Karl Blossfeldt

01st October 2019

Subject and Background

I was amazed to read that Blossfeldt was only an amateur photographer who took his pictures using a home-made wooden camera. He used his images as a teaching aid in his drawing classes that he lectured in at the Berlin College of Art.

Karl Blossfeldt (1865-1932) was neither a professional photographer nor a natural scientist. He was a sculptor, amateur photographer, and a professor at Berlin’s school of arts and crafts where he taught modeling. His interest in the plant world was of an artistic and didactic nature: he was fascinated by the structure of plants, their organic configuration, and their “lofty artistic form” born “of expediency,” which he wanted to illustrate and compare in a photographic style that could be described as strictly objective, almost graphic. His goal was to create a catalogue of forms for the benefit of artists, artisans, and, above all, architects, providing them with a book of instruction and models to guide them in their designs.

Amazon descriptions

He became very well known when, at the age of 63, his first book, the photo volume Urformen Der Kunst (Art Forms in Nature 1928) was published.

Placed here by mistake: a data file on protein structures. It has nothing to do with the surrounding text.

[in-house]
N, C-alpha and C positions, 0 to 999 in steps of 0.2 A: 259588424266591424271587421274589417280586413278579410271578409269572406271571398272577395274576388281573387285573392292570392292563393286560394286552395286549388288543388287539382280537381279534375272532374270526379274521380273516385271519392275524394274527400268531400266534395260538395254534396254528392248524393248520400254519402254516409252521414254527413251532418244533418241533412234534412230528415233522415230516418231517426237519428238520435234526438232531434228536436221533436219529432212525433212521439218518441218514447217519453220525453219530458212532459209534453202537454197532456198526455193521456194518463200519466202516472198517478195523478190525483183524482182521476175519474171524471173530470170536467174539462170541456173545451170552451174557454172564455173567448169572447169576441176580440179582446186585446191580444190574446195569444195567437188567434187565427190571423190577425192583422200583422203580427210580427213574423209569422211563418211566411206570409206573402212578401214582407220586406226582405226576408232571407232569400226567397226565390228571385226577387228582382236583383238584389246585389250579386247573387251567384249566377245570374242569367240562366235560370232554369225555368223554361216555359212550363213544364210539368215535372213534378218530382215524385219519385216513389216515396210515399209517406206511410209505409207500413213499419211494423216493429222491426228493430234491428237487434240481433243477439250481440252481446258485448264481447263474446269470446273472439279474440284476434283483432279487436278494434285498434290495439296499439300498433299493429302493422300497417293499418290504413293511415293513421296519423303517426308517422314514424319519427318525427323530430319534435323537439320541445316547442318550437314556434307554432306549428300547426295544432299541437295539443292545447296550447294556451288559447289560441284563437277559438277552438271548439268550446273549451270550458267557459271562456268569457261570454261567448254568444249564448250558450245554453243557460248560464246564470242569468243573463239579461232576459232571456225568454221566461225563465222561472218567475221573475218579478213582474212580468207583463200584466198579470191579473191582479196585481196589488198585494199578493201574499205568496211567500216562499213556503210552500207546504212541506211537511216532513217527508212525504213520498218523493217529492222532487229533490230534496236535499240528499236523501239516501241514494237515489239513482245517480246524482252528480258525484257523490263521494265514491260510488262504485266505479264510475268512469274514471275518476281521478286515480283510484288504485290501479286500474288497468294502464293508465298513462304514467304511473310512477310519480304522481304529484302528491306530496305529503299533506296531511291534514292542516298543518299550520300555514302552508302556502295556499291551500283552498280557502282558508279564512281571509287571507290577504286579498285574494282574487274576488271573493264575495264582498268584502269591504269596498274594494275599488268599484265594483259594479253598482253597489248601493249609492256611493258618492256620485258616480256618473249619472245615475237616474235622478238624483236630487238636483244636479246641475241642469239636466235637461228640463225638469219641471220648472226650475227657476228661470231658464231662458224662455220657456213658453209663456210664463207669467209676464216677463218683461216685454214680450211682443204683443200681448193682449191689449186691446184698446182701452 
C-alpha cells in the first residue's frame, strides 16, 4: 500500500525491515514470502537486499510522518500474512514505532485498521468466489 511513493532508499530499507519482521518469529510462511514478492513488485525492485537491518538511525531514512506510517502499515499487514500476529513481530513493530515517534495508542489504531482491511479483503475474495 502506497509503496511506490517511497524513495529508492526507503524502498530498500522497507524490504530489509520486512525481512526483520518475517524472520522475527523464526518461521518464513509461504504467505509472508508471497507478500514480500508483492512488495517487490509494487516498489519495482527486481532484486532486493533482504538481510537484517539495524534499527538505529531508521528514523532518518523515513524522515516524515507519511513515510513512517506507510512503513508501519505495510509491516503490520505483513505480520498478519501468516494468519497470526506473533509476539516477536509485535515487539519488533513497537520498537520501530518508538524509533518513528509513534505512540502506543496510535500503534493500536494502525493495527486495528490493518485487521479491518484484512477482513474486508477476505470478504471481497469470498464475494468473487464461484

It is written that although we know of a few hundred of his images, he may have actually produced some 6000 plant pictures. Due to separating the plants from any distraction of a background they look scientific in nature. Simple, clean compositions and background help the plants to own the picture plane. We are able to see the complexed outlines of the plants and the negative spaces that they produce and then we focus on the over all shapes present and the textures.

I absolutely love the images. They remind me of detailed etchings from old books or drypoint prints. They certainly capture my interest and have inspired me to think of subjects that I could shoot like this for my artwork themes.

From the blog, Meet Me in Philadelphia

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